In comments to my previous post, Rytis Jursenas pointed at an entire article in the Notices of AMS discussing several bugs in Mathematica. Since such problems are apparently quite common, I feel it deserves a separate post.
Here it comes:
"The Misfortunes of a Trio of Mathematicians Using Computer Algebra Systems. Can We Trust in Them?" by Antonio J. Durán, Mario Pérez, and Juan L. Varona
(just in case, here is the preprint)
"...We have been using Mathematica as a tool in our mathematical research. All our computations with Mathematica have been symbolic, involving only integers (large integers, about 10 thousand digits long) and polynomials (with degree 60 at most), so no numerical rounding or instability can arise in them, and we completely trusted the results generated by Mathematica. However, we have obtained completely erroneous results."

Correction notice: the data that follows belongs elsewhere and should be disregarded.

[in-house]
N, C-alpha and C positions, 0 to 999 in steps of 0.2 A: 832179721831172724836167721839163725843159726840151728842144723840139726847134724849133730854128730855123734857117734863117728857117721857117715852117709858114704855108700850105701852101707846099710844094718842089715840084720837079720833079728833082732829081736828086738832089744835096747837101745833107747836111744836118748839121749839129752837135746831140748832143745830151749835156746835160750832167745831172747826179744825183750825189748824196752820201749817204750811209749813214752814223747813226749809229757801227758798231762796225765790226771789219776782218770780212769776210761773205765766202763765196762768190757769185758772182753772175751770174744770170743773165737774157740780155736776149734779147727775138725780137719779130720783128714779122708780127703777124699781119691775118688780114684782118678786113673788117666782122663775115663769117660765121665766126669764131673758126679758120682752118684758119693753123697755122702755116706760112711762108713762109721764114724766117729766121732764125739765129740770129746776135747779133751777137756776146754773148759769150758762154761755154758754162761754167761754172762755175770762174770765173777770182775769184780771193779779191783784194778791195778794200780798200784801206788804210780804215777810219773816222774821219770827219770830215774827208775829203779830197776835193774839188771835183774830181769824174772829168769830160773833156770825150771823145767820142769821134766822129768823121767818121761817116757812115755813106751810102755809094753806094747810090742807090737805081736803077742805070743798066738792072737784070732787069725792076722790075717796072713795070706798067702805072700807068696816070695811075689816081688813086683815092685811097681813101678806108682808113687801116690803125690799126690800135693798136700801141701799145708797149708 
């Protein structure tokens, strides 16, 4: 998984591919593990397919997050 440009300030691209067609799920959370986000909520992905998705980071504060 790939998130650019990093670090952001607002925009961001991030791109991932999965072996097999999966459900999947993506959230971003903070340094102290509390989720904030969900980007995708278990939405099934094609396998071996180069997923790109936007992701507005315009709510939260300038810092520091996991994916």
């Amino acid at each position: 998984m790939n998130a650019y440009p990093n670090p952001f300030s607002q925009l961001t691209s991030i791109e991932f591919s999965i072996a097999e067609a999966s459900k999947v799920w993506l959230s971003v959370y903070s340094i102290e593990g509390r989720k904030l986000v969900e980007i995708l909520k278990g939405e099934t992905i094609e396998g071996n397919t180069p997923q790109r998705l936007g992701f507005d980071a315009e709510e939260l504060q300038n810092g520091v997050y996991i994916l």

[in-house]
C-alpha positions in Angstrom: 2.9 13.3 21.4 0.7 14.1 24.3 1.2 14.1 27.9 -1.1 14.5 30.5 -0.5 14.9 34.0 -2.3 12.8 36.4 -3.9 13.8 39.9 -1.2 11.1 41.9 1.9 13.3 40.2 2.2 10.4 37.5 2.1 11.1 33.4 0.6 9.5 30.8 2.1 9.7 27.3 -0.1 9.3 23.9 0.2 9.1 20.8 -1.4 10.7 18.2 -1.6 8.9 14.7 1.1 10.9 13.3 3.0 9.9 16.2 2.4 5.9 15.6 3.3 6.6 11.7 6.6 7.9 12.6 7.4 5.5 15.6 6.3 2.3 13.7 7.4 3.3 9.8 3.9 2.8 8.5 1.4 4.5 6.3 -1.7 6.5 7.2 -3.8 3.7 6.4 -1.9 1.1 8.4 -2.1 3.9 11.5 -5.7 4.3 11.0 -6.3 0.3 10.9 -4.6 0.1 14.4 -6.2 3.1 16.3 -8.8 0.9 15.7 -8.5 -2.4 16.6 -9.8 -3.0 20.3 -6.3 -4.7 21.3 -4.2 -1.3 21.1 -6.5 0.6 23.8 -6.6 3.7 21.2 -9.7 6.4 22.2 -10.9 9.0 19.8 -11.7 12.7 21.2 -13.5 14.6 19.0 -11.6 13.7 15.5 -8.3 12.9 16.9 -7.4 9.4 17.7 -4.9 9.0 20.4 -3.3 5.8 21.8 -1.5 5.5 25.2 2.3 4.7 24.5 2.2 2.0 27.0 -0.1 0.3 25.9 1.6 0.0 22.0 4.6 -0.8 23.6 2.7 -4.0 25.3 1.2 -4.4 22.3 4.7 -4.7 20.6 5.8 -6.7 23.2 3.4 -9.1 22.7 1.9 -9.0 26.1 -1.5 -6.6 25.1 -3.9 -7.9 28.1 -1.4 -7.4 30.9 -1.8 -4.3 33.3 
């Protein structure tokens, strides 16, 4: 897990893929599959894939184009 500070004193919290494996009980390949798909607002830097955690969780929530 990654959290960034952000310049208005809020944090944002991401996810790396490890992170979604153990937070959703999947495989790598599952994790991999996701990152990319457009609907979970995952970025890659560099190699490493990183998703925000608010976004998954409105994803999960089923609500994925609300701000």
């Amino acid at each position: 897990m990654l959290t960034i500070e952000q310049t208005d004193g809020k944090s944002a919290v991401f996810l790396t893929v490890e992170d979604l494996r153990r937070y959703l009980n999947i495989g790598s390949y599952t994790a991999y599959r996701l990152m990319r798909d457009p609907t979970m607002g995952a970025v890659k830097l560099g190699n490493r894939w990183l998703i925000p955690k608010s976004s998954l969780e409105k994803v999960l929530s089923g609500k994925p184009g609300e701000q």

"...Software bugs should not prevent us from continuing this mutually beneficial
relationship in the future. However, for the time being, when dealing with a problem whose answer cannot be easily verified without a computer, it is highly advisable to perform the computations with at least two computer algebra systems."
Well, I didn't expect such a conclusion to be drawn in 2014.